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Rabies listed as top priority zoonotic disease in Ethiopia

Rabies has been named as the top priority zoonotic disease of major public health concern in Ethiopia. Experts identified rabies as their top priority at a zoonotic disease.

The top five zoonotic diseases, out of a list of 43 potential zoonotic diseases of concern, are identify as a major public health concern in Ethiopia that need to be jointly addressed by animal & human health agencies to have the maximum impact on the health of people and animals. Experts agreed that rabies was the most dangerous threat among the zoonotic diseases considered. The five selected zoonotic diseases were rabies, anthrax, brucellosis, leptospirosis, and echinococcosis. Zoonotic diseases, those spread from animals to human, have a huge impact on Ethiopia due to the large numbers of livestock and low-income farmers. A large proportion of the population has direct contact with livestock on a daily basis and is therefore at a higher risk. More collaboration is needed between the human and animal health sectors to tackle the disease.

The zoonotic diseases research & training centre will be established & being functional through partnership & collaboration with OHE & governmental Universities in Ethiopia. The zoonotic diseases research & training centre will help the universities as academic and clinical network both domestically for the students and lecturers. . The two parties, OHE and universities will establish a strong, interdisciplinary base for ongoing One Health activities together with its sustainability.

Pledge to End rabies Now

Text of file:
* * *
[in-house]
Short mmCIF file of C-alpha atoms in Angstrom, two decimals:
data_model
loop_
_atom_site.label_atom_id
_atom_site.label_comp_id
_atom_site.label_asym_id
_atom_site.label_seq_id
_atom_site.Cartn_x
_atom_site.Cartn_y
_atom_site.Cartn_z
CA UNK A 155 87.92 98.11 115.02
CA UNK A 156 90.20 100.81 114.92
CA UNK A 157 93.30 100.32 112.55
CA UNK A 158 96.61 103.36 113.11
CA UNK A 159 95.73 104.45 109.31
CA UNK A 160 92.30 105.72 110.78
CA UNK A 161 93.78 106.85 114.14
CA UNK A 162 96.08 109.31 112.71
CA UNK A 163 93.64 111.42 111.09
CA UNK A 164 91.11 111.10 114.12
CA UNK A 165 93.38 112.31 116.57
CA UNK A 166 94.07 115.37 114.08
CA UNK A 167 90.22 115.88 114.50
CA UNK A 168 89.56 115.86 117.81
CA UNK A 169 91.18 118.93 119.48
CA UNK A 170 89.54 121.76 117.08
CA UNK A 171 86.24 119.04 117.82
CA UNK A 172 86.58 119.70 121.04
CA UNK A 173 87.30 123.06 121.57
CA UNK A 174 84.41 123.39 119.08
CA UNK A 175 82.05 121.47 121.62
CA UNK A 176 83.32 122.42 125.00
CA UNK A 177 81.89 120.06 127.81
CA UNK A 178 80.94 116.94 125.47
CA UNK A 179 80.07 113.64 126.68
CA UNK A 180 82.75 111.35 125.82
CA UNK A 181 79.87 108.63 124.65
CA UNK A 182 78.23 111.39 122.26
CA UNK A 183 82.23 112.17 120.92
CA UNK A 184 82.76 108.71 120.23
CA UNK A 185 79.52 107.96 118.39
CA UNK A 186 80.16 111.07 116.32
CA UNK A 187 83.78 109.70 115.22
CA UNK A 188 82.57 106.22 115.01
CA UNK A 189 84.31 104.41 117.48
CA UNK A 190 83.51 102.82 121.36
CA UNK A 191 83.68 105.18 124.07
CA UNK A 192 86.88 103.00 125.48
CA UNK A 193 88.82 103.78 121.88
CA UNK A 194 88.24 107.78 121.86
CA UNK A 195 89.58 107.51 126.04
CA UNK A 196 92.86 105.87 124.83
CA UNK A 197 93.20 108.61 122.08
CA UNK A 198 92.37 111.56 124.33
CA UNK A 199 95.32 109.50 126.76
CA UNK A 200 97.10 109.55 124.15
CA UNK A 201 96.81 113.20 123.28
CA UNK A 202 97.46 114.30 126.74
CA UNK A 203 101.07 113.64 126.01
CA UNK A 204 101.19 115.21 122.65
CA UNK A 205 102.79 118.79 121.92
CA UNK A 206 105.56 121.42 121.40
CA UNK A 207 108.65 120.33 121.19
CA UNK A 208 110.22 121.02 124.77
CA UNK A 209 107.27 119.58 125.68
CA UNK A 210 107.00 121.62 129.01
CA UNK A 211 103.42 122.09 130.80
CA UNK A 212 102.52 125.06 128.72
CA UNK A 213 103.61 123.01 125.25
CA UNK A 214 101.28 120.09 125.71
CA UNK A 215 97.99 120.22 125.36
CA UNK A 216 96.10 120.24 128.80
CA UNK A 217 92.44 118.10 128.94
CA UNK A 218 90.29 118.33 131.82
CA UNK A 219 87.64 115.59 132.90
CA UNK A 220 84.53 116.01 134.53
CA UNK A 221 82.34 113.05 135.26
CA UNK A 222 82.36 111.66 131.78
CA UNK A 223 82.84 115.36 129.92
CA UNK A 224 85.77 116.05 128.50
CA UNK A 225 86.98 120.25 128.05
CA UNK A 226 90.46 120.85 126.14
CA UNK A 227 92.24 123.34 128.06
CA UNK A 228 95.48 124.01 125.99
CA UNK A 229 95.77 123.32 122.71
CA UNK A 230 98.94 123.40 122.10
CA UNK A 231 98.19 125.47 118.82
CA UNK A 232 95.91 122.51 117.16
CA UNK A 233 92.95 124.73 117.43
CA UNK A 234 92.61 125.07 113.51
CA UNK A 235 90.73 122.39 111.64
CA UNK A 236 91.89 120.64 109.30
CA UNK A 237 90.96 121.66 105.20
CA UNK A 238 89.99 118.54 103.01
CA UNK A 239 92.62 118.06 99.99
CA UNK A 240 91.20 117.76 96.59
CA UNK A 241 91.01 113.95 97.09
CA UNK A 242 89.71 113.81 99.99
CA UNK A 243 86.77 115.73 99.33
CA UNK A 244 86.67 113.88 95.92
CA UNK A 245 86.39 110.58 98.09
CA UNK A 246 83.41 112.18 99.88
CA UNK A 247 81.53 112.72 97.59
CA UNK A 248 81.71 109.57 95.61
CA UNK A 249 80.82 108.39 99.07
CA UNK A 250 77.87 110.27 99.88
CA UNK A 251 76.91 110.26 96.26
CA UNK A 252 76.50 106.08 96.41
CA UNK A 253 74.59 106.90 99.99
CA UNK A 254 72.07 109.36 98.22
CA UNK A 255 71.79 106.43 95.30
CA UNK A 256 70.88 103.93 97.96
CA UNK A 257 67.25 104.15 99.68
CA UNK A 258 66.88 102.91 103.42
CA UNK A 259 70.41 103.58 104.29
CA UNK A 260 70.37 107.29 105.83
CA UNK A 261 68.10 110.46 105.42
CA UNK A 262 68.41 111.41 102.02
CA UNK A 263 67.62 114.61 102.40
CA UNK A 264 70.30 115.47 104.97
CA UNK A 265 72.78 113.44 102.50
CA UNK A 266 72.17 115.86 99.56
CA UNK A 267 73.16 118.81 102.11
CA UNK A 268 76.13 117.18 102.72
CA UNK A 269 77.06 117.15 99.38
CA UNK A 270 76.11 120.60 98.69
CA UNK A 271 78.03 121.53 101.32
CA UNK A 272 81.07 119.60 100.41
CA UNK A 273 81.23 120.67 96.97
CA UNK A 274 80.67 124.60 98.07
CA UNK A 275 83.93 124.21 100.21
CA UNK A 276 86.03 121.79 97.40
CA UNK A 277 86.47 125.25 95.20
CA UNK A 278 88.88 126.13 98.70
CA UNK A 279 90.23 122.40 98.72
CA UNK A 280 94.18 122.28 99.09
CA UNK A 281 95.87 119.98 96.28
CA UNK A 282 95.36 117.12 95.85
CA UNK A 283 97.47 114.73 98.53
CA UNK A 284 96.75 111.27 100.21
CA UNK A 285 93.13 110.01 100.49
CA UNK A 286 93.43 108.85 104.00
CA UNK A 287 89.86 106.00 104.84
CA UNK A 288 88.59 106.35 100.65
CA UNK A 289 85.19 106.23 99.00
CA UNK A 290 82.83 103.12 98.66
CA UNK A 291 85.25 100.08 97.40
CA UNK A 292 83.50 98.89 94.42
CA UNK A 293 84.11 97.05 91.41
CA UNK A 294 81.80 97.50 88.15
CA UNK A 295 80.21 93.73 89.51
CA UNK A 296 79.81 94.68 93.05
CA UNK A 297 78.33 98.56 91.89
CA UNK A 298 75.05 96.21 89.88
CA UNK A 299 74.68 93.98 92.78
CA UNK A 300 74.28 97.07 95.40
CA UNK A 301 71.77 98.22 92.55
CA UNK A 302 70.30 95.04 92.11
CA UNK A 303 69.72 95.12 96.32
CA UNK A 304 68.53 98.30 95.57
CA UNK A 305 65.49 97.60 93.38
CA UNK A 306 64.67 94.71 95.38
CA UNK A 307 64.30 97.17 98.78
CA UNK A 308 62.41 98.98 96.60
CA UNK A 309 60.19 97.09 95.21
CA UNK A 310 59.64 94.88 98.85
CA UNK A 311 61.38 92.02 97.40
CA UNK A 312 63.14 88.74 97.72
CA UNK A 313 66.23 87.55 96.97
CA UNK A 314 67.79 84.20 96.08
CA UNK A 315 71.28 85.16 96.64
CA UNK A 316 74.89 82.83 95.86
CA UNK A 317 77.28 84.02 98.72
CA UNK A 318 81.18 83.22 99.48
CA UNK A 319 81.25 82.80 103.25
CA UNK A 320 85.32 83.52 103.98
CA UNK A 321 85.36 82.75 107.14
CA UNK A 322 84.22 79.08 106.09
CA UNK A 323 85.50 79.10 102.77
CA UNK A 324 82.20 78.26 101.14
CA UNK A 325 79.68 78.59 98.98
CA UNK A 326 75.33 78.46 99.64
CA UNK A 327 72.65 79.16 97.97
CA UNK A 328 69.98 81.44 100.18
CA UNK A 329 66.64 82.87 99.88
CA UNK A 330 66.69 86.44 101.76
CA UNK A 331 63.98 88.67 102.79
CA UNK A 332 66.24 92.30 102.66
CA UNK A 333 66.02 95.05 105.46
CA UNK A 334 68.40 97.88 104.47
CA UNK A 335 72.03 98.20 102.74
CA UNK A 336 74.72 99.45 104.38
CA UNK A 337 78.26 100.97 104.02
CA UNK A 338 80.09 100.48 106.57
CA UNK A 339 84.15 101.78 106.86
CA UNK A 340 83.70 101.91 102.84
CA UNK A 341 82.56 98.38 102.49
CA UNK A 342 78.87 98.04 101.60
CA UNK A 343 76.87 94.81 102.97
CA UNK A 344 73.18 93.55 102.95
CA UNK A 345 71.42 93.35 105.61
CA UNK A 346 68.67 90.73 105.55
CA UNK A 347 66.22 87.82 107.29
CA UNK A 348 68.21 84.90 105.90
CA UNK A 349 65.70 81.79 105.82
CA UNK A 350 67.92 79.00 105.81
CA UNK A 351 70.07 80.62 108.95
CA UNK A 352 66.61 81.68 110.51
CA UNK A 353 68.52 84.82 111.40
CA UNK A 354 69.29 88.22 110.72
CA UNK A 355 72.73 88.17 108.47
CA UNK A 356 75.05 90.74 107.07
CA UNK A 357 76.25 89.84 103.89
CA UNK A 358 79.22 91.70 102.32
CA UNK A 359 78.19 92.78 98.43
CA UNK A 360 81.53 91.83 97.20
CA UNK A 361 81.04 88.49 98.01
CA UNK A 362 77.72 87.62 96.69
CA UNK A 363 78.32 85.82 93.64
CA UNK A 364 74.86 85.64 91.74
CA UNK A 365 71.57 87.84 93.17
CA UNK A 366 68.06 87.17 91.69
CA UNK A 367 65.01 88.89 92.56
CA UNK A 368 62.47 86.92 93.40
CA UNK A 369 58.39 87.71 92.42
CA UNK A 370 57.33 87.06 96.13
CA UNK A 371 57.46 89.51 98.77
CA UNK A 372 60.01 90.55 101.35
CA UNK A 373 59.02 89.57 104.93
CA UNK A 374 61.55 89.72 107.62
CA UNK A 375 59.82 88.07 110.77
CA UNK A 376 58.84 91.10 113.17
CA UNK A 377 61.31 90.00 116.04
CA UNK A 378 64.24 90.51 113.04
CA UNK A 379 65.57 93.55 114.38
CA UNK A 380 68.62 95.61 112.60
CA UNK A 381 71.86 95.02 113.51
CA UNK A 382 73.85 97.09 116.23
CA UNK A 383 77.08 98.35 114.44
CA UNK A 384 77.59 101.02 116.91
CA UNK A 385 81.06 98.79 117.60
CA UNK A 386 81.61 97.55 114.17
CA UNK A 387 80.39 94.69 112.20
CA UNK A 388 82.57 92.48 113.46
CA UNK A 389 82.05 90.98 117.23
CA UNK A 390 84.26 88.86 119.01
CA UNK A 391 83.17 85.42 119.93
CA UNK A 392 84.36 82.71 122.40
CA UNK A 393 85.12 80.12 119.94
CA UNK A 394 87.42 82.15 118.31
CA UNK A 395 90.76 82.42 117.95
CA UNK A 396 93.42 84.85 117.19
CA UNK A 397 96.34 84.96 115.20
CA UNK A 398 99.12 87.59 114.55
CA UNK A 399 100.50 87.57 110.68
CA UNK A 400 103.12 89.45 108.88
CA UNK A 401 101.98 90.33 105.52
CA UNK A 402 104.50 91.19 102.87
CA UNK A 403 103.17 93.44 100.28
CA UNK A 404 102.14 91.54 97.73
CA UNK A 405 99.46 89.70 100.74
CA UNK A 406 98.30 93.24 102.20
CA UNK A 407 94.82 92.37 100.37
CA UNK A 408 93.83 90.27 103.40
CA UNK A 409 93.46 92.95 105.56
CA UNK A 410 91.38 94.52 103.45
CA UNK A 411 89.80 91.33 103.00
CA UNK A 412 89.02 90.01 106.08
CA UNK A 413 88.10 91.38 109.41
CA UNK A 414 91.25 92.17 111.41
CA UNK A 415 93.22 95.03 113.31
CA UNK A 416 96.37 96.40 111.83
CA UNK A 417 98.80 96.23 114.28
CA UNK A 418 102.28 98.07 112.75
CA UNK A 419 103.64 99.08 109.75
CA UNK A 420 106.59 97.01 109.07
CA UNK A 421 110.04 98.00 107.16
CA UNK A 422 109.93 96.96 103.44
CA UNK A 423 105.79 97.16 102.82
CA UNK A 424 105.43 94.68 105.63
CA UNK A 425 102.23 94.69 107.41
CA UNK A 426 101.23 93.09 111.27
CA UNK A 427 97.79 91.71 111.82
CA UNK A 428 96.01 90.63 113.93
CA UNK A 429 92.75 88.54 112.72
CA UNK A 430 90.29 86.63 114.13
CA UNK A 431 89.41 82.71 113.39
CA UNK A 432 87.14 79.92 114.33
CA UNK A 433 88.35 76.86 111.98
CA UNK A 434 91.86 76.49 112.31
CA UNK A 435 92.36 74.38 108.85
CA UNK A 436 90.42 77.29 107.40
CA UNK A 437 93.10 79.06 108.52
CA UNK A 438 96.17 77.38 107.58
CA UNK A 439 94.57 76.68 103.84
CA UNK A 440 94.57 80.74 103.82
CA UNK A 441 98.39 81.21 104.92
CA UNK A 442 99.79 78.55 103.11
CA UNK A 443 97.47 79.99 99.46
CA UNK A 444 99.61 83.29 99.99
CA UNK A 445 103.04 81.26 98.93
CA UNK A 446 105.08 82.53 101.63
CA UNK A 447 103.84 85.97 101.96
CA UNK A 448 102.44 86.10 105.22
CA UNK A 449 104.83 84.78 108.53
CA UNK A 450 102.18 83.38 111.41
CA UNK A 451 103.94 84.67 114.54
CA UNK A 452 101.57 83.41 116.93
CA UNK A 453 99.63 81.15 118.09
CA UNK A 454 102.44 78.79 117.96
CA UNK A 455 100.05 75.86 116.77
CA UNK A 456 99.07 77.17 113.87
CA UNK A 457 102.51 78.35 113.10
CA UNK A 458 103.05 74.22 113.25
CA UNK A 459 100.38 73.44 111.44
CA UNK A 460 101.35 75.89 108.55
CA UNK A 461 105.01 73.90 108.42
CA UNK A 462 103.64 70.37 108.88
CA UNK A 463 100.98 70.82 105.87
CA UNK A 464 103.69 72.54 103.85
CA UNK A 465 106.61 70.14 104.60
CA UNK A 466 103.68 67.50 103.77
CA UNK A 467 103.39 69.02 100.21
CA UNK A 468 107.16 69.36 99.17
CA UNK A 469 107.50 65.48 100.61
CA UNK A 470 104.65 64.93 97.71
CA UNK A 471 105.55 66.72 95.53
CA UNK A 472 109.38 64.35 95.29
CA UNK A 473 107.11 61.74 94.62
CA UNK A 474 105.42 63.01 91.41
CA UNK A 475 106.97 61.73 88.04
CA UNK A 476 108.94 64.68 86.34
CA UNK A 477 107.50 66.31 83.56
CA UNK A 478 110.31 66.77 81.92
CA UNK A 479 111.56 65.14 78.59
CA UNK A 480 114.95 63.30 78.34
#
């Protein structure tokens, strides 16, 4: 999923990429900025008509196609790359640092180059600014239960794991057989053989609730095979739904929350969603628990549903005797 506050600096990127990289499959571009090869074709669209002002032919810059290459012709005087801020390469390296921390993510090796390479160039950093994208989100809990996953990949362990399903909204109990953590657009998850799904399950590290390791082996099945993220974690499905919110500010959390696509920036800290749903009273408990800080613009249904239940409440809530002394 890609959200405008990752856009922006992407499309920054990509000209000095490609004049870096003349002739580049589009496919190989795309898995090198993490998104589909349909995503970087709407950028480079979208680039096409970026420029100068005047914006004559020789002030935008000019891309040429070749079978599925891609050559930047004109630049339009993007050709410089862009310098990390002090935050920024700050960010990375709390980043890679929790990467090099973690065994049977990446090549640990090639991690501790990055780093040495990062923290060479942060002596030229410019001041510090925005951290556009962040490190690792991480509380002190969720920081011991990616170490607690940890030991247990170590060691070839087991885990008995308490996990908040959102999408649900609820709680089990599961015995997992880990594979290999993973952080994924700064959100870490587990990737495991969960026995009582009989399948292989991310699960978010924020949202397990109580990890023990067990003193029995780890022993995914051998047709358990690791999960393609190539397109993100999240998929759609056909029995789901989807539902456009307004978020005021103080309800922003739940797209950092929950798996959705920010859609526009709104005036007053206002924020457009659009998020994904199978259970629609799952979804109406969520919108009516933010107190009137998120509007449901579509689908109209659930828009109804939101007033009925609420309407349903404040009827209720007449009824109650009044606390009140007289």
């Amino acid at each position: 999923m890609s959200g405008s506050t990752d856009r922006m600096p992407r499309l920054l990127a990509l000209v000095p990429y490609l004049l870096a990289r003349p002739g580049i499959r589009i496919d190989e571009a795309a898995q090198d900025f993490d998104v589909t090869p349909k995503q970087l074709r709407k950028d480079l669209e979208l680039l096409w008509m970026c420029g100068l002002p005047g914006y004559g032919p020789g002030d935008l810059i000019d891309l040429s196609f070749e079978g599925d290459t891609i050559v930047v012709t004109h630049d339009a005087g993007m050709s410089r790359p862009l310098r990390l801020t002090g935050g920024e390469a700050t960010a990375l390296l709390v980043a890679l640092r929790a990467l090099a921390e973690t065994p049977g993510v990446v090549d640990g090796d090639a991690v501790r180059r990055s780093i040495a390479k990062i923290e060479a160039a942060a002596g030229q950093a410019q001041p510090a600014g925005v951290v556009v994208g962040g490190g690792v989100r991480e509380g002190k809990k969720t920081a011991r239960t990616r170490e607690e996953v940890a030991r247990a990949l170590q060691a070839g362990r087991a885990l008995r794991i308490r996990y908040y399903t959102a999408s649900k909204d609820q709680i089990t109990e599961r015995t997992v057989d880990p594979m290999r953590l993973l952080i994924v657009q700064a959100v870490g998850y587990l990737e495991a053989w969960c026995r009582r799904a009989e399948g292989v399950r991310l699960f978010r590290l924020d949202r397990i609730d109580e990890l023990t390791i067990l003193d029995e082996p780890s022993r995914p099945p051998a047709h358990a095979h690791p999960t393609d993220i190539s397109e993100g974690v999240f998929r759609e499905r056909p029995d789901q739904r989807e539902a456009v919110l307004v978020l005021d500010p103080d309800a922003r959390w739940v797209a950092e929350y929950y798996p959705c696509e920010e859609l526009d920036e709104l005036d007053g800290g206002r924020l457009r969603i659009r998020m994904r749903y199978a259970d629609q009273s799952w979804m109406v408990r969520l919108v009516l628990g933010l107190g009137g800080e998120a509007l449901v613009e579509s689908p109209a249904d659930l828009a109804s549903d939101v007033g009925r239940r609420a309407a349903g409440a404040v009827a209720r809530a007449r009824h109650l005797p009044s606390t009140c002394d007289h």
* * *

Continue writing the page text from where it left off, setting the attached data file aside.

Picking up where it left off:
Even small actions show policy makers and world leaders that there is support to end rabies. Your actions can increase funding and resources to save the lives of people and animals across Ethiopia as well as Africa.

Your pledge becomes a voice for the millions of people and animals around the world vulnerable to rabies. Diverse global support from individuals and organizations tells world leaders to make the elimination of rabies a priority.

“From zoonotic disease, Rabies is a serious global health problem that warrants an urgent response. I support an end to human deaths from rabies by 2035 for the health of people & animals.”

Why it's still a threat…..?

Neglected

Rabies is a forgotten disease of the poor, where nobody survives to tell the tale. The lack of disease diagnosis and reporting prevents rabies becoming a higher priority disease.

Inaccessible treatment

Post-bite vaccines are not always available to bite victims in resource-poor regions where they are most needed. The average cost of post-exposure treatment in Africa is around 31 GBP. Given that the average daily income in these countries is 0.5-1 GBP, which expense can be nearly impossible for families to cover a medical treatment?

Misunderstood

Only 30% of Ethiopian believed that immediate care of bites was important in preventing rabies. A key factor in preventing the spread of rabies in endemic countries is education.

Prevention methods fall short.

Vaccinating at least 75% of dogs can eliminate human rabies deaths, and low immunization results (50%) can still provide a reasonable chance to control the disease. Inhumane mass killing of dogs, though widely prevalent, does nothing to halt the spread of rabies, and can even worsen the problem.

Organizations

Join us as a supporting organization to help achieve the campaign's goal: ending human deaths due to dog-transmitted rabies by 2035. By becoming a supporting organization you will join a growing Ethiopian community that believes a rabies-free Ethiopia is possible. Contac us to join the campaign.